Creative agency Trebuchet aims to take growth to the next level

Trebuchet Creative directors Emma Dinmore, Peter Jenkins and Sue Wilcock.

Trebuchet Creative directors Emma Dinmore, Peter Jenkins and Sue Wilcock. - Credit: Archant

Having continued to expand during the years of recession, Ipswich-based creative agency Trebuchet is aiming to take its growth to the next level - while keeping its feet firmly on the ground. Duncan Brodie went to visit the team.

Members of the team at Trebuchet Creative. Back row, from left, Marie Rush, Emma Dinmore, Peter Jenk

Members of the team at Trebuchet Creative. Back row, from left, Marie Rush, Emma Dinmore, Peter Jenkins, Liz Tyler and Jim Carroll; front row, Ashley Thrower and Sue Wilcock. - Credit: Archant

Trebuchet Creative was created in 2009 through the merger of Ipswich-based firms Catapult Design, formed by Emma Dinmore and Peter Jenkins in 2003, and Stratton Public Relations, launched by Sue Wilcock in 2001.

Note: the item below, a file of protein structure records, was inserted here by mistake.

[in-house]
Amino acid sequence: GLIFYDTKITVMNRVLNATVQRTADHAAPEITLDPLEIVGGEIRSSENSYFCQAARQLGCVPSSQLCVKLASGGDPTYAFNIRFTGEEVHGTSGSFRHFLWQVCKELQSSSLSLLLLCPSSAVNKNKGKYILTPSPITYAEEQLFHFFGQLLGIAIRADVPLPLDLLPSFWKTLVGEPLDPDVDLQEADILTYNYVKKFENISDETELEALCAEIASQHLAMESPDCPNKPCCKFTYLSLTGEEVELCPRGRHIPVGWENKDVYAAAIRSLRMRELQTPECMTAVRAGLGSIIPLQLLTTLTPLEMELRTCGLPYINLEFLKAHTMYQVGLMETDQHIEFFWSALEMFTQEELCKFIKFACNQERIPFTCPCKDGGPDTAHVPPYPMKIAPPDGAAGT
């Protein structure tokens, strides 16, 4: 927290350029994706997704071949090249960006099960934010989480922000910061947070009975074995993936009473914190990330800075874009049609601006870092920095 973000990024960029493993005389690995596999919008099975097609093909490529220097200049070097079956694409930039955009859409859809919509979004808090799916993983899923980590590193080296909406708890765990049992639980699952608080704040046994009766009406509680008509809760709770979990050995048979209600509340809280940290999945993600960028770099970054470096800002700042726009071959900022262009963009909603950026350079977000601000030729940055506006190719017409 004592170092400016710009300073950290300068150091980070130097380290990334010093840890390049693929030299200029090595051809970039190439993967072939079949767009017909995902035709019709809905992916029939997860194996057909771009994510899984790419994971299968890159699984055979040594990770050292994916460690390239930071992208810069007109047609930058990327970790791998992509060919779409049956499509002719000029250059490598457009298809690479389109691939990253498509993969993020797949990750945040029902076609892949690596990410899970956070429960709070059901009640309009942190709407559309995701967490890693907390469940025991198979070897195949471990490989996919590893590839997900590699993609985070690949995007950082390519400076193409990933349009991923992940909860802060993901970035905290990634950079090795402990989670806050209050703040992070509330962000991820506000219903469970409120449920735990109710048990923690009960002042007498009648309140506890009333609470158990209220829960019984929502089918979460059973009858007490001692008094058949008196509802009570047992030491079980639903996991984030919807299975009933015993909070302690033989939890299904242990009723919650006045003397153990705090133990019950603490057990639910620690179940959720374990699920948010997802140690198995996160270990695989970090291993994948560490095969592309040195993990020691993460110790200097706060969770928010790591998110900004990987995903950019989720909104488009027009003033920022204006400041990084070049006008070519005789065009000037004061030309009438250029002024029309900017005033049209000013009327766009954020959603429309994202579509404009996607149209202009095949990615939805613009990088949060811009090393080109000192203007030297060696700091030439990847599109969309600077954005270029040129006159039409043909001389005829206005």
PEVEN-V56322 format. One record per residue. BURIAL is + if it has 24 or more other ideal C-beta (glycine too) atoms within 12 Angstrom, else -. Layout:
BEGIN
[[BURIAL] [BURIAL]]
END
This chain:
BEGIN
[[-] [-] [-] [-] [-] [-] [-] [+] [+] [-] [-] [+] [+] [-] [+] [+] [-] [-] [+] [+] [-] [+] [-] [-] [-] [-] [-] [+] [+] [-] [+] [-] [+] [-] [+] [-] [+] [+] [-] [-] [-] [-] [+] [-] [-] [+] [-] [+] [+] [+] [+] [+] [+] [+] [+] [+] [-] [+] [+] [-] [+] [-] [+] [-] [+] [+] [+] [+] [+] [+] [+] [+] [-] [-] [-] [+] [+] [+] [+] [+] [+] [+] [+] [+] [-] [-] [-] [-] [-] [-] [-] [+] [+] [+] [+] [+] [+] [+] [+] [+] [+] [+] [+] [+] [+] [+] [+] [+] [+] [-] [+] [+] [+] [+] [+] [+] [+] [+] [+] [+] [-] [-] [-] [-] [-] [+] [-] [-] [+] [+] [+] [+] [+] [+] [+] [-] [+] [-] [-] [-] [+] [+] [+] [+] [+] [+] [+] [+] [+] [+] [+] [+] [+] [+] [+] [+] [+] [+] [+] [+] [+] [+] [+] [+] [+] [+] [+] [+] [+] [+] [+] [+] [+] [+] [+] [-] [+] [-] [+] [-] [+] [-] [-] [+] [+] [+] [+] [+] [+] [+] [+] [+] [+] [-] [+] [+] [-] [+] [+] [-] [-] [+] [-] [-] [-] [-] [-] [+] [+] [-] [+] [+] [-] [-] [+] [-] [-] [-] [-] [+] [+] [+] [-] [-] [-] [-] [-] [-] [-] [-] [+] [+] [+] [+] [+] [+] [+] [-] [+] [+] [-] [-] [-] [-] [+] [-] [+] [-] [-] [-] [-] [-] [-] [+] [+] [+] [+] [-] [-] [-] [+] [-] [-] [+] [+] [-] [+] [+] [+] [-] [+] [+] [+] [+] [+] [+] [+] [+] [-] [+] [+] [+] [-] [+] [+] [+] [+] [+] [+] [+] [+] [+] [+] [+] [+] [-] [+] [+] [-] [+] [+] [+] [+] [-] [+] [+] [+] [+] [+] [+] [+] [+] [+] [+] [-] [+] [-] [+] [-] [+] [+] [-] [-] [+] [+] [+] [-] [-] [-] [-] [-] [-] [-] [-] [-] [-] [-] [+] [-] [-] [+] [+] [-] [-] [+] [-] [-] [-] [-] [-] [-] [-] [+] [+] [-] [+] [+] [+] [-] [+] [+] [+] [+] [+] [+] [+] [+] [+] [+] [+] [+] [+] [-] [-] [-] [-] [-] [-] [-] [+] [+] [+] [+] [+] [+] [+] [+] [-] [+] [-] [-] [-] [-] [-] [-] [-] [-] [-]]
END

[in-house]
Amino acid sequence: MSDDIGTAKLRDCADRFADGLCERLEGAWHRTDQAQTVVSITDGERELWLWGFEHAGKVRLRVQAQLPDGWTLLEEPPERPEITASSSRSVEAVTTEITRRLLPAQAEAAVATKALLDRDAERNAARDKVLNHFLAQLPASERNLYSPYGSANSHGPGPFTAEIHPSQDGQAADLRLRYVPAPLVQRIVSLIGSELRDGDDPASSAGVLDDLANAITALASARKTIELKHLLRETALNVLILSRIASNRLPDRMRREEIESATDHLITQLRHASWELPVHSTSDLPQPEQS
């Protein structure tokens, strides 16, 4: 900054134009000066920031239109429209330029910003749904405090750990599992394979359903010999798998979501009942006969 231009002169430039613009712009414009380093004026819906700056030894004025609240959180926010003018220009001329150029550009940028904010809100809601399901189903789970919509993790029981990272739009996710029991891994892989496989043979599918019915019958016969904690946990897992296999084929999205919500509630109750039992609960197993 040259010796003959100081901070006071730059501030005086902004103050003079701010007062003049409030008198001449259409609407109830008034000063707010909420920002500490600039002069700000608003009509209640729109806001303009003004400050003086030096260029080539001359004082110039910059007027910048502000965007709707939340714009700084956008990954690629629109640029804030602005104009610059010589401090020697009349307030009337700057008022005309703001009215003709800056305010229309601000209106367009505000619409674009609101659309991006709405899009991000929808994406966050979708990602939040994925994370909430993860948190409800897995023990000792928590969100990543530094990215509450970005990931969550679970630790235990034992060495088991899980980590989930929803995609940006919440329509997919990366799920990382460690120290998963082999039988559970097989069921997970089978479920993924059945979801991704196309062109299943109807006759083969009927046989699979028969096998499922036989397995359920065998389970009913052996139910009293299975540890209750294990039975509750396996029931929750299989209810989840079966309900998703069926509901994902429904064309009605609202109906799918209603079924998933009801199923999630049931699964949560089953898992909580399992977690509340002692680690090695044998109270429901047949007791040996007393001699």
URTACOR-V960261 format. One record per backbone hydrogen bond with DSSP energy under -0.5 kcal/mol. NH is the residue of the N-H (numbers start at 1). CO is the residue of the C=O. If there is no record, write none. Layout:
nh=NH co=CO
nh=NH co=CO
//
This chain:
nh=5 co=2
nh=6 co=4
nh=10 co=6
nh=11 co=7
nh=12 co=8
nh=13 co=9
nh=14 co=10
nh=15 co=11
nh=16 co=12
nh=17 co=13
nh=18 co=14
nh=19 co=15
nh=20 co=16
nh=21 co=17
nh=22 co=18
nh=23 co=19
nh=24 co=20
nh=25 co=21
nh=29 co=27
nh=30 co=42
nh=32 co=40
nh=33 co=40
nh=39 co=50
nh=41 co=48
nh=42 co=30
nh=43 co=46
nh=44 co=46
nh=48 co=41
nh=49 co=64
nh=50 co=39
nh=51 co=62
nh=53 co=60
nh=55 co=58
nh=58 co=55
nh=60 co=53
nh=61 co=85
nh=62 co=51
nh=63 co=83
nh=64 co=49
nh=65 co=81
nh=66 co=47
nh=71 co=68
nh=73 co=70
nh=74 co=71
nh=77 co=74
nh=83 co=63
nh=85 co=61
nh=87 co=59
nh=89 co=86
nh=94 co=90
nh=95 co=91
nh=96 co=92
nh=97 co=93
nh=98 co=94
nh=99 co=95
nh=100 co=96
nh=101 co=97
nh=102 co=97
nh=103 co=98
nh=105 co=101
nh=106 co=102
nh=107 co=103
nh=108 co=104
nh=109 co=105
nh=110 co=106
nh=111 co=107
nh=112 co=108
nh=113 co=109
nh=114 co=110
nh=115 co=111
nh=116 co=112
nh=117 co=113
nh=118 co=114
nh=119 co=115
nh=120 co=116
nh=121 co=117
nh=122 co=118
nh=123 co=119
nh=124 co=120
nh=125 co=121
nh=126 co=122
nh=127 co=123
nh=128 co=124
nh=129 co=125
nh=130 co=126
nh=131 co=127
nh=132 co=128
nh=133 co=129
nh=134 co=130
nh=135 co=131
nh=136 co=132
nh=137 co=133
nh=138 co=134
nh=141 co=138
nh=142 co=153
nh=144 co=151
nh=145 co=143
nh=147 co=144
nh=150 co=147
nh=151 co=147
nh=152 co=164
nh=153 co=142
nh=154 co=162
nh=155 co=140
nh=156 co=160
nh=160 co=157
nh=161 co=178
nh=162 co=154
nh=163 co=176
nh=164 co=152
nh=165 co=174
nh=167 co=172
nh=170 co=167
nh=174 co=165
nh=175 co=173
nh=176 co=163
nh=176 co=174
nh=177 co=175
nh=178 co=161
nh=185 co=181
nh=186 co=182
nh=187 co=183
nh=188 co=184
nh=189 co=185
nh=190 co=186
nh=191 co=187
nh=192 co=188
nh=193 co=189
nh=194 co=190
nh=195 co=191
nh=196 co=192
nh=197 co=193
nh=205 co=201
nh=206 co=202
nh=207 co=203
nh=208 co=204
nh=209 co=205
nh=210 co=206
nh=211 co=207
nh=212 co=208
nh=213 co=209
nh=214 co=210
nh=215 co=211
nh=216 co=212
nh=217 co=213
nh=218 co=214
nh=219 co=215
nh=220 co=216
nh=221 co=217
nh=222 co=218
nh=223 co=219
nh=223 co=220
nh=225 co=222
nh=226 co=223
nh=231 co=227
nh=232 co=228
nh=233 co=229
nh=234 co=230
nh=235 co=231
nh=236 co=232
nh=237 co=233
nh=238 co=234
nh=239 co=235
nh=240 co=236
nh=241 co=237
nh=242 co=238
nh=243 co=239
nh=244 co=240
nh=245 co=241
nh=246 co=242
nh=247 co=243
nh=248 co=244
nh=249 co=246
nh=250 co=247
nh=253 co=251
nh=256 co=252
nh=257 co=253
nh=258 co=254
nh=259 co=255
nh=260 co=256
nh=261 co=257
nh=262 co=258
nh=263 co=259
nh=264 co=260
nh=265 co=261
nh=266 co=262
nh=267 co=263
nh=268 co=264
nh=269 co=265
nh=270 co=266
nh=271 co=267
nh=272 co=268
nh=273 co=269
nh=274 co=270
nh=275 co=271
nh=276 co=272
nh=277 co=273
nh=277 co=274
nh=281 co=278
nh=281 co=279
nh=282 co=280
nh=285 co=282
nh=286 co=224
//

The tie-up came about after the firms worked jointly on a project for a mutual client which was nominated for a Chartered Institute of Public Relations award.

Emma and Sue got talking together at the awards ceremony – “like you do”, says Sue – and the result was a decision to pool resources in order to offer a wider range of services.

With the name Catapult already being used by another firm operating in PR, a completely new identity was required and the idea the new team settled on was Trebuchet, the “heavy artillery” of medieval warefare which was, in essence, a big catapult.


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This, says Sue, reflected what the enlarged business was all about – a bigger range of services and a bigger impact on behalf of clients.

Emma says that, at Catapult, they often found themselves being brought in as designers when the planning for a campaign was well advanced. The addition of PR and marketing meant the enlarged agency was able to provide a fuller range of services, with web expertise also having been added to the mix three years ago as well.

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Sue says that their starting point is to ask what a potential client is trying to achieve, not what they want. This means they are able to recommend an approach they will be effective, where the client might have simply asked for, say, a PR campaign or a leaflet even if this wasn’t necessarily the best approach.